I don't know where to begin. This was sooo bad but I think it should be watched in spite of it. The movie is a mess, a huge mess, but a glorious mess. Its almost like you have to see it to believe it. It started with a typo and then just got progressively worse. There were Nazis, a gratuitous dog murder, some gratuitous naked girls being murdered, about four or five other murders, incest, two crazy women, cyanide baths, pet vultures (one of whom was also murdered) and a plot that just got more confusing as it went along. But you know what? I never got bored, the damn thing held my interest for the whole crazy ride. Crazy sixties fashions, wowza technicolor, and some marvelously swirly opening credits (I liked the colors). It was supposed to be a giallo, I think, but was more of a giallo send-up. It felt as if the director was intentionally being as over-the-top as possible because he knew it was the only way people would remember the movie. I'm going to recommend the movie but you must take note that I am recommending it because it is bad, not because it is good.
Sunday, May 24, 2009
Animation by Winsor McCay, drawn in 1918. It's hard to read the titles but it says that there were 25,000 drawings and each one had to be filmed separately. Winsor McCay is perhaps best known for Gertie the Dinosaur from 1914. Gertie is the first film to use keyframe animation.
Friday, May 22, 2009
I would like to point you in the direction of Out of the Past for a post about my favorite movie, Giant. When people ask you something like what was the most influential moment of your life or ask me how I came about my love of the movies I would say that my Grandma Francie did it with the giant. I remember being very little and being over at my Grandma's house, excited and a little scared because Grandma and I were going to watch a movie with a giant in it. I couldn't wait to see what the giant looked like, but it never showed up. Instead what I saw was a dirty man covered in black gook, a tea party, a birthday party, and a boy on a pony. The man covered in black gook made quite the impression on me because after becoming a teenager, instead of the typical rock star posters on my bedroom walls, I had walls covered with James Dean posters. Twenty-five years later I still have every one of those posters. I know that I must have seen other movies before seeing Giant, but this is the first movie I can remember seeing; I give it full credit for influencing my love of old movies. Also, thanks to Giant, I have read almost every single book by Edna Ferber and own most of them as well. I know all the words to Yellow Rose of Texas. Oh and ahem, my cat is named Ferber. So as you can guess, I was pretty excited to discover Out of the Past today and now Giant is influencing me once again as I write this little post.
Monday, May 18, 2009
Saturday, May 9, 2009
Sunday, April 26, 2009
Prior to this, my only knowledge of Simone Signoret was what I had read of Marilyn Monroe having an affair with her husband, Yves Montand, and not understanding why Yves wouldn't leave Simone for her. Well, Simone Signoret is generally acknowledged as one of the best actors in French Cinema having won an Academy Award, a BAFTA, an Emmy, a Golden Globe, recognition at Cannes and a Silver Bear. I'll need to see more films with her in them, but what came across in this one is that she definitely has charisma.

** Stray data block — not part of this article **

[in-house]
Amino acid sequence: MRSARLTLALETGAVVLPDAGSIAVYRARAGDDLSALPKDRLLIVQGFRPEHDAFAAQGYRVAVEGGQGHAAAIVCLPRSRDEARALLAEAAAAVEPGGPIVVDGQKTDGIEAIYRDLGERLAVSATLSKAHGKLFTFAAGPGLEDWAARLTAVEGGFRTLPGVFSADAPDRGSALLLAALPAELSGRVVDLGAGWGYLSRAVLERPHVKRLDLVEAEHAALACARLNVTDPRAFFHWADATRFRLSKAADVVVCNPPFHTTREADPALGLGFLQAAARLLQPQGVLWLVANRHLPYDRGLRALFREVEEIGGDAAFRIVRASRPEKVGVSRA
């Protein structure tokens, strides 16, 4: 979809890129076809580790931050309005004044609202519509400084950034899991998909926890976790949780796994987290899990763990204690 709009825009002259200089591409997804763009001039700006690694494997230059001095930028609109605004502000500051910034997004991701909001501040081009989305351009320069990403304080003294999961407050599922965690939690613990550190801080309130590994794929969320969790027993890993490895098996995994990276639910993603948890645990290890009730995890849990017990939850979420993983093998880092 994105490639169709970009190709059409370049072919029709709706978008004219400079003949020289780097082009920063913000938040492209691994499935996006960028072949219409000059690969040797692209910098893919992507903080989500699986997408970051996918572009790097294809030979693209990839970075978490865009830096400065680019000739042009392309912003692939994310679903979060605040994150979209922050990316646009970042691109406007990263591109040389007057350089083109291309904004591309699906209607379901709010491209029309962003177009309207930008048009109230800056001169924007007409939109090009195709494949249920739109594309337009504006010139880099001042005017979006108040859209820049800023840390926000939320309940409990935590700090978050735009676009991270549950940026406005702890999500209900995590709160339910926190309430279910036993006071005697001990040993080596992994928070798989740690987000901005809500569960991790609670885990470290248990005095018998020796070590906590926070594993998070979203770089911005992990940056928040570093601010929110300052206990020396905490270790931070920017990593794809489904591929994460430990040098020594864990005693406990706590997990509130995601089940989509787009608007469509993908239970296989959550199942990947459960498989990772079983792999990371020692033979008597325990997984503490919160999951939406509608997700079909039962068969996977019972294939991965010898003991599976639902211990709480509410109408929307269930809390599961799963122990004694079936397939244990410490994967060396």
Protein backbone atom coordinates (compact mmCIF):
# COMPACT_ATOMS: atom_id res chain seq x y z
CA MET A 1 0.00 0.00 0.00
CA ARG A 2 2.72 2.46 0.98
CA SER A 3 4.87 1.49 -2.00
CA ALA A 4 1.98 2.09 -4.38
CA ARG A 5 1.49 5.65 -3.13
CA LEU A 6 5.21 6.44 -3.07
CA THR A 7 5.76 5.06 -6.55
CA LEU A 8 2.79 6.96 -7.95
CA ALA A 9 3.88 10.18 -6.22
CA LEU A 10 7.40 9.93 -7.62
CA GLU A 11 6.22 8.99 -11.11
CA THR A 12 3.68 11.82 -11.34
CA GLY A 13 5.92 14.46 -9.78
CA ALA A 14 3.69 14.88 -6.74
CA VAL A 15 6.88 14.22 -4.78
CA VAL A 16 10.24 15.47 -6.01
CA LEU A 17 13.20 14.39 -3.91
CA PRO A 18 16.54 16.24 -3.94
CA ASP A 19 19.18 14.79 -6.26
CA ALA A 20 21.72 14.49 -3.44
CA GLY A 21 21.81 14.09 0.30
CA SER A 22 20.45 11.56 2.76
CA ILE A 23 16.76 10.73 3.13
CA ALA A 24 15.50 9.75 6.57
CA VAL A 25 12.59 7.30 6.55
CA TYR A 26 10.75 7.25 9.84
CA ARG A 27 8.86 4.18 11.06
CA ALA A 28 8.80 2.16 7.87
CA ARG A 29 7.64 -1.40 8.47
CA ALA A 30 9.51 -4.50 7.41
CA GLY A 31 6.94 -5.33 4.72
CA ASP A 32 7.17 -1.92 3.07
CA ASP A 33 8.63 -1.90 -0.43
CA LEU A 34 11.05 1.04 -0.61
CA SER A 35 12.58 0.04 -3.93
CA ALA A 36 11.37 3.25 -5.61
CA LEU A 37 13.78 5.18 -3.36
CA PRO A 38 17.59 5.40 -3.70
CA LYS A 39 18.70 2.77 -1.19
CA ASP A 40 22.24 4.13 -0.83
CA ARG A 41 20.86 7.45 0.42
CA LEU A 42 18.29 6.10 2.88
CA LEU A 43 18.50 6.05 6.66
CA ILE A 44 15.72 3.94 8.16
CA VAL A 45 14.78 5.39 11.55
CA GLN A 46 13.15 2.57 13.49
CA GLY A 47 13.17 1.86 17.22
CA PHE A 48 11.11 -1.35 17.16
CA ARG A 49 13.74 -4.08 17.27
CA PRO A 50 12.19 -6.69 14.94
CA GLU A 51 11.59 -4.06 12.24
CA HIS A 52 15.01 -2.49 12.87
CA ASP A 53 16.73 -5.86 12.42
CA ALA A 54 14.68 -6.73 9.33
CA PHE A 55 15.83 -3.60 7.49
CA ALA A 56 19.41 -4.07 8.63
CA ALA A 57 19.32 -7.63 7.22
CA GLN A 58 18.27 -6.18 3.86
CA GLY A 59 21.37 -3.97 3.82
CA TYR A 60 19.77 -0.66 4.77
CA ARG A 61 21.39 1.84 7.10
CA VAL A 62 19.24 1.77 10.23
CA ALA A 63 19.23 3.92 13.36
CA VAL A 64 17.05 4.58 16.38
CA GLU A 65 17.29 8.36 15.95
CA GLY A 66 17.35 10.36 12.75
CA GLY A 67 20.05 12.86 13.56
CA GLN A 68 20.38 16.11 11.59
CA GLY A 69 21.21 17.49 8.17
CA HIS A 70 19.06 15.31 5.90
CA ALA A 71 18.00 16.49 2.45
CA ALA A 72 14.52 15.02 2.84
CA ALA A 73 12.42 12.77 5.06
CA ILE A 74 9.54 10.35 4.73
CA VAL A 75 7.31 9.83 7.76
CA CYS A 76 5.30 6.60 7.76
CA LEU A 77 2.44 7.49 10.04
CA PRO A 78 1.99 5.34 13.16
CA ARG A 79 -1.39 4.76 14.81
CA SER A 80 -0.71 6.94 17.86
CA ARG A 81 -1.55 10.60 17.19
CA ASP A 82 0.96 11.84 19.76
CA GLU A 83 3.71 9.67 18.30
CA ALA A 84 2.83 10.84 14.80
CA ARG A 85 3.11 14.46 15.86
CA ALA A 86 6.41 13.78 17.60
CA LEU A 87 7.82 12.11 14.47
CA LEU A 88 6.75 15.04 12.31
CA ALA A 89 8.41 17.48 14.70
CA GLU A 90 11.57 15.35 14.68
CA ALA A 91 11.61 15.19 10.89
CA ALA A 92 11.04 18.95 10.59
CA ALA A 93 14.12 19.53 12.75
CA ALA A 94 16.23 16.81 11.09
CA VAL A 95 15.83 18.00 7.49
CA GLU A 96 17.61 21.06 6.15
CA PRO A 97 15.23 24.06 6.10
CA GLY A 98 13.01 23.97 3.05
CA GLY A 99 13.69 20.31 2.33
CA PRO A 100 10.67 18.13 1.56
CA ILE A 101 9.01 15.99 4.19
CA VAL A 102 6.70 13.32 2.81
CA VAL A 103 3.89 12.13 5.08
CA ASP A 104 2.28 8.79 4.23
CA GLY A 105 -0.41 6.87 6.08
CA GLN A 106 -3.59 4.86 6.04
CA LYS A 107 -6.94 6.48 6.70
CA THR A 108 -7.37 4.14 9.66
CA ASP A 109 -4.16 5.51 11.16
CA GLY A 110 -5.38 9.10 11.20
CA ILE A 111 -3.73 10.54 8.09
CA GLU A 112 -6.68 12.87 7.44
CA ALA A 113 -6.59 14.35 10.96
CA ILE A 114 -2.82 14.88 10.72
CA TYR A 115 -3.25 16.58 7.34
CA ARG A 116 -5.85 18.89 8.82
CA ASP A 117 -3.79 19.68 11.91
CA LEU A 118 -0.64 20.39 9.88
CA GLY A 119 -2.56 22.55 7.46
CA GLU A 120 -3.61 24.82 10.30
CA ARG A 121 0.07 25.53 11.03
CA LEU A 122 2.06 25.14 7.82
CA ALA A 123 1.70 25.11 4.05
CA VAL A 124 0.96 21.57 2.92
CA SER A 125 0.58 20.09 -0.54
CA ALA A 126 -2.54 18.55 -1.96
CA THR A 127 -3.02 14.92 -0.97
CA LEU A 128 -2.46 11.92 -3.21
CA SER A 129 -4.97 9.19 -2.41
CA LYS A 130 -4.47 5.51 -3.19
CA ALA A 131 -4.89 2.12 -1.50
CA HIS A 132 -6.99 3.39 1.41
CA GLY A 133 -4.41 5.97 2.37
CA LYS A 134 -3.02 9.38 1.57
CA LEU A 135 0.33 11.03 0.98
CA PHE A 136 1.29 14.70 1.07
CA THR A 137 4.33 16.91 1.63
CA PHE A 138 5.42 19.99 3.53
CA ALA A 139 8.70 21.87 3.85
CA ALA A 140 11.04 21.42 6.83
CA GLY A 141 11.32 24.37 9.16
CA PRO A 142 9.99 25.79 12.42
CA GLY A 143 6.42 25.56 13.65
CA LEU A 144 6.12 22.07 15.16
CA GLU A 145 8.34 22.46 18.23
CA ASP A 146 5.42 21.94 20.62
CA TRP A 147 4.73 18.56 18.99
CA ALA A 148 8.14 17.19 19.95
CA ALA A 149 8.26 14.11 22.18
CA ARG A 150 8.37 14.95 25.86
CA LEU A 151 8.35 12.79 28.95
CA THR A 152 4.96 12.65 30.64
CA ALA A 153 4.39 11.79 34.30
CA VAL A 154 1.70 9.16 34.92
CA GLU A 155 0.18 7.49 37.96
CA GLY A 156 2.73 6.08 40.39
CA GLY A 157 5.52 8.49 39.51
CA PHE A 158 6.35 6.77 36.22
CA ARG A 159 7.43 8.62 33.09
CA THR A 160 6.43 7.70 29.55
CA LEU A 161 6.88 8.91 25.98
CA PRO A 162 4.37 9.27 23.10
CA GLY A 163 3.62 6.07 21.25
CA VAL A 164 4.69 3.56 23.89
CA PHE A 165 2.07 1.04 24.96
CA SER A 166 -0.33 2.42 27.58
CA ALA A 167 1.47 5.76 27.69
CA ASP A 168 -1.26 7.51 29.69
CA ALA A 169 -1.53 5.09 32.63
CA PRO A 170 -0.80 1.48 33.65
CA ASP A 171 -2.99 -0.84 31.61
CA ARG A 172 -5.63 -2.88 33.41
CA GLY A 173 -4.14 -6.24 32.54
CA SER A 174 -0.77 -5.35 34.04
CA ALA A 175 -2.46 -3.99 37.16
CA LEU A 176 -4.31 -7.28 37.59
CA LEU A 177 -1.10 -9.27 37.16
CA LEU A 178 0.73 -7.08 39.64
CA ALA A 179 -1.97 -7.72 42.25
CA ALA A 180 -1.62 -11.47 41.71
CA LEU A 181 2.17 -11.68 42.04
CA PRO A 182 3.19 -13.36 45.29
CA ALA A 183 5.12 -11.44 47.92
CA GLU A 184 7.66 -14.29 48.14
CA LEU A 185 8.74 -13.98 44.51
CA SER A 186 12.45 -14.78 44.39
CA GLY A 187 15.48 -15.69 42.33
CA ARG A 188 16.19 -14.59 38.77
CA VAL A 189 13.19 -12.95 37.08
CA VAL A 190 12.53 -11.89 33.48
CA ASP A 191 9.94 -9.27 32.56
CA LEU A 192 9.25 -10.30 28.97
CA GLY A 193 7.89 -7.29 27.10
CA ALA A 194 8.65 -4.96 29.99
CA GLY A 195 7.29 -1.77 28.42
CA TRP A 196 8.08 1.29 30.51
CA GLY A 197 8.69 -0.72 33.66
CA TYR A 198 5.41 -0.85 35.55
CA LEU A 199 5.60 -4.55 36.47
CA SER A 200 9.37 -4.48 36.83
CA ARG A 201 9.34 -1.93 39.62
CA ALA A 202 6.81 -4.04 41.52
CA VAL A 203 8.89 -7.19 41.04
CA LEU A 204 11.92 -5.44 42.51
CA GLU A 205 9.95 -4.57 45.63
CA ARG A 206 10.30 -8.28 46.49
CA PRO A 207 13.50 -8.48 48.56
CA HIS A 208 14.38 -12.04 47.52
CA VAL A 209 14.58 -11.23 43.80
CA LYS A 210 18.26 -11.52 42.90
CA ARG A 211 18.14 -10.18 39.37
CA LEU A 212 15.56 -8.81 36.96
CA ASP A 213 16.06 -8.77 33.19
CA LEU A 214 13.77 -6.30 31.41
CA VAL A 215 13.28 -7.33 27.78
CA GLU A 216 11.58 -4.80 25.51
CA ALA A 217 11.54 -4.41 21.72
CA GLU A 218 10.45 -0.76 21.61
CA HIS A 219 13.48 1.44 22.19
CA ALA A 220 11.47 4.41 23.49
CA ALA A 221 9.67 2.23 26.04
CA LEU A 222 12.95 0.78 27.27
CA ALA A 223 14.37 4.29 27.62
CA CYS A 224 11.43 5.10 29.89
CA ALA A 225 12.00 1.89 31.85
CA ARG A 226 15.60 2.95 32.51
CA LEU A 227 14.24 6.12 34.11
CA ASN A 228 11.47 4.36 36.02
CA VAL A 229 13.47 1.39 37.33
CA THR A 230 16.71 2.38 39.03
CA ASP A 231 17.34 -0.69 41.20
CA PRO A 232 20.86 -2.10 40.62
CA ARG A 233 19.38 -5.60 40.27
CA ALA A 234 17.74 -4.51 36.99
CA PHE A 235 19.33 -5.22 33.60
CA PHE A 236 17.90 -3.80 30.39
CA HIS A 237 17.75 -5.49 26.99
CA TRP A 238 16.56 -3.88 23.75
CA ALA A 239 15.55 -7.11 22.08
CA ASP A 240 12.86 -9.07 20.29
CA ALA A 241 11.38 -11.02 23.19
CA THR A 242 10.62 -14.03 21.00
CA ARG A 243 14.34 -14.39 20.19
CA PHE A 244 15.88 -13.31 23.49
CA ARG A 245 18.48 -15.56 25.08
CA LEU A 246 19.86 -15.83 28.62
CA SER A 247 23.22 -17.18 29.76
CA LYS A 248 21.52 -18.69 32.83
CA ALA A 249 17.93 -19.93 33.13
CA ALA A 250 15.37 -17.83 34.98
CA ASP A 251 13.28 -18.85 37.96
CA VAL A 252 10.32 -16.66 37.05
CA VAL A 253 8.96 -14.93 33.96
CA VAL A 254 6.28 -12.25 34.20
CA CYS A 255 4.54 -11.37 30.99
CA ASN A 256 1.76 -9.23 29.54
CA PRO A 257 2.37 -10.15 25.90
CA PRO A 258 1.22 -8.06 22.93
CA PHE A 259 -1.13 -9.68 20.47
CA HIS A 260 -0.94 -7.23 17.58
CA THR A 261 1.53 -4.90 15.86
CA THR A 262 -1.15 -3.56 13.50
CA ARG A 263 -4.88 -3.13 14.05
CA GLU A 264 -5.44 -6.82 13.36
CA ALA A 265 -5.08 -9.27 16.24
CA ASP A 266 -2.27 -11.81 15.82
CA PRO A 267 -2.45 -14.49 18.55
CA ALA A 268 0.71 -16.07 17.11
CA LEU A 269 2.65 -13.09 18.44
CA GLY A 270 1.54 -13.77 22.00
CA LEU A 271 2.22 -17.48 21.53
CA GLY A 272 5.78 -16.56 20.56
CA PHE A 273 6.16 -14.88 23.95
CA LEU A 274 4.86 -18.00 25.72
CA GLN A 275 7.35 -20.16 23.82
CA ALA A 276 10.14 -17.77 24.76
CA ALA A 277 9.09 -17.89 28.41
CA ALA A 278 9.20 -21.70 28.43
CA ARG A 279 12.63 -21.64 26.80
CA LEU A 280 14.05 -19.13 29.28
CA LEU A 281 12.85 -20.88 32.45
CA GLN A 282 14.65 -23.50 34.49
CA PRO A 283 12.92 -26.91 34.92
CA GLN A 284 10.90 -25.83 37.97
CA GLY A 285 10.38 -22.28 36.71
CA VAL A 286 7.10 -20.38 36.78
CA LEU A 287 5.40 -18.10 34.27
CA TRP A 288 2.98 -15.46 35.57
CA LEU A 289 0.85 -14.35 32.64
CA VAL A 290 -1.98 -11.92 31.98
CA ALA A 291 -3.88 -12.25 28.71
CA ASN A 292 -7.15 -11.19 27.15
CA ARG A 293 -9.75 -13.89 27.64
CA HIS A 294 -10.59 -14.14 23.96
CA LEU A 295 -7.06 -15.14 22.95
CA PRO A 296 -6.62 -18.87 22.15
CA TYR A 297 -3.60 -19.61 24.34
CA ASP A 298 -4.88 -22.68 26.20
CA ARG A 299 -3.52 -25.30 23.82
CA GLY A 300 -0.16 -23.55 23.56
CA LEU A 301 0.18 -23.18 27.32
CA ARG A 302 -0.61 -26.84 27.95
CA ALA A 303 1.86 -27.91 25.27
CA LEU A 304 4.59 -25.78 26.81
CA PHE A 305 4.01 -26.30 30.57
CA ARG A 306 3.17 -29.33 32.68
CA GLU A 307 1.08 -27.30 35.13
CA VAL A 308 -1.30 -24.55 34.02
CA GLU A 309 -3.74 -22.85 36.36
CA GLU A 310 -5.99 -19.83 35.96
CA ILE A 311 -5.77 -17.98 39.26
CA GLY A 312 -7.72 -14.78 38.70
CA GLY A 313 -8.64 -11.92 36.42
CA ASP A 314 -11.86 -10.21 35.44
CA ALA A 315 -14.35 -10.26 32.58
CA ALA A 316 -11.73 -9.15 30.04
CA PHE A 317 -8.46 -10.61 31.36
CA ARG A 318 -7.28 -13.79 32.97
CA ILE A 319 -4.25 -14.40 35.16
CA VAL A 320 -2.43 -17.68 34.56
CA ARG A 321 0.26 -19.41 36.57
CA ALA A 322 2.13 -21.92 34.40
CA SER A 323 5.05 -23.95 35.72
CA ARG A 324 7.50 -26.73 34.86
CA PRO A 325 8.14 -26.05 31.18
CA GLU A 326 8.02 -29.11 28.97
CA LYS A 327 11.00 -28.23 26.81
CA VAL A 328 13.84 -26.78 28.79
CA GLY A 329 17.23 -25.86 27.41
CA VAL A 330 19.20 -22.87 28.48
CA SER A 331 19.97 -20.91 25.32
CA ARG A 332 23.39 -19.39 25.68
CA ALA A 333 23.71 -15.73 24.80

I'm recommending this as one to watch. Although I do want to say boo to Criterion for not having any extras on the disc.
Sunday, April 19, 2009
- The Girl Who Knew Too Much (Mario Bava, 1963, also known as The Evil Eye)
- Five Dolls for an August Moon (Mario Bava, 1970, also known as Island of Terror)
- Lizard in a Woman's Skin (Lucio Fulci, 1971, also known as Schizoid)
- The Strange Vice of Mrs. Wardh (Sergio Martino, 1971, also known as Blade of the Killer, The Next Victim, Next!)
- Black Belly of the Tarantula, (Paolo Cavara, 1971)
- The Cat o' Nine Tails (Dario Argento, 1971)
- Four Flies on Grey Velvet (Dario Argento, 1971)
- Short Night of the Glass Dolls (Aldo Lado, 1971, also known as Paralyzed)
- Twitch of the Death Nerve (Mario Bava, 1971, also known as Bay of Blood)
- The Case of the Bloody Iris (Giuliano Carnimeo, 1972, also known as What Are Those Strange Drops of Blood Doing On Jennifer's Body?)
- Don't Torture a Duckling, starring Barbara Bouchet, (Lucio Fulci, 1972)
- Who Saw Her Die? (Aldo Lado, 1972, also known as The Child)
- Your Vice Is a Locked Room and Only I Have the Key (Sergio Martino, 1972, based on Poe's "The Black Cat" and also known as Eye of the Black Cat)
- What Have You Done to Solange? (Massimo Dallamano, 1972, music by Ennio Morricone)
- Knife of Ice (Umberto Lenzi, 1972, also known as Silent Horror)
- They're Coming to Get You (Sergio Martino, 1972, also known as All the Colors of the Dark, Day of the Maniac, Demons of the Dead)
- Torso (Sergio Martino, 1973)
- Eyeball (Umberto Lenzi, 1974, also known as The Devil's Eye, The Eye, The Secret Killer, Wide-Eyed in the Dark)
- A Dragonfly for Each Corpse (León Klimovsky, 1974, also known as Red Killer)
- Deep Red (Dario Argento, 1975, also known as Profondo Rosso, The Hatchet Murders, The Sabre Tooth Tiger)
- Strip Nude for Your Killer (Andrea Bianchi, 1975)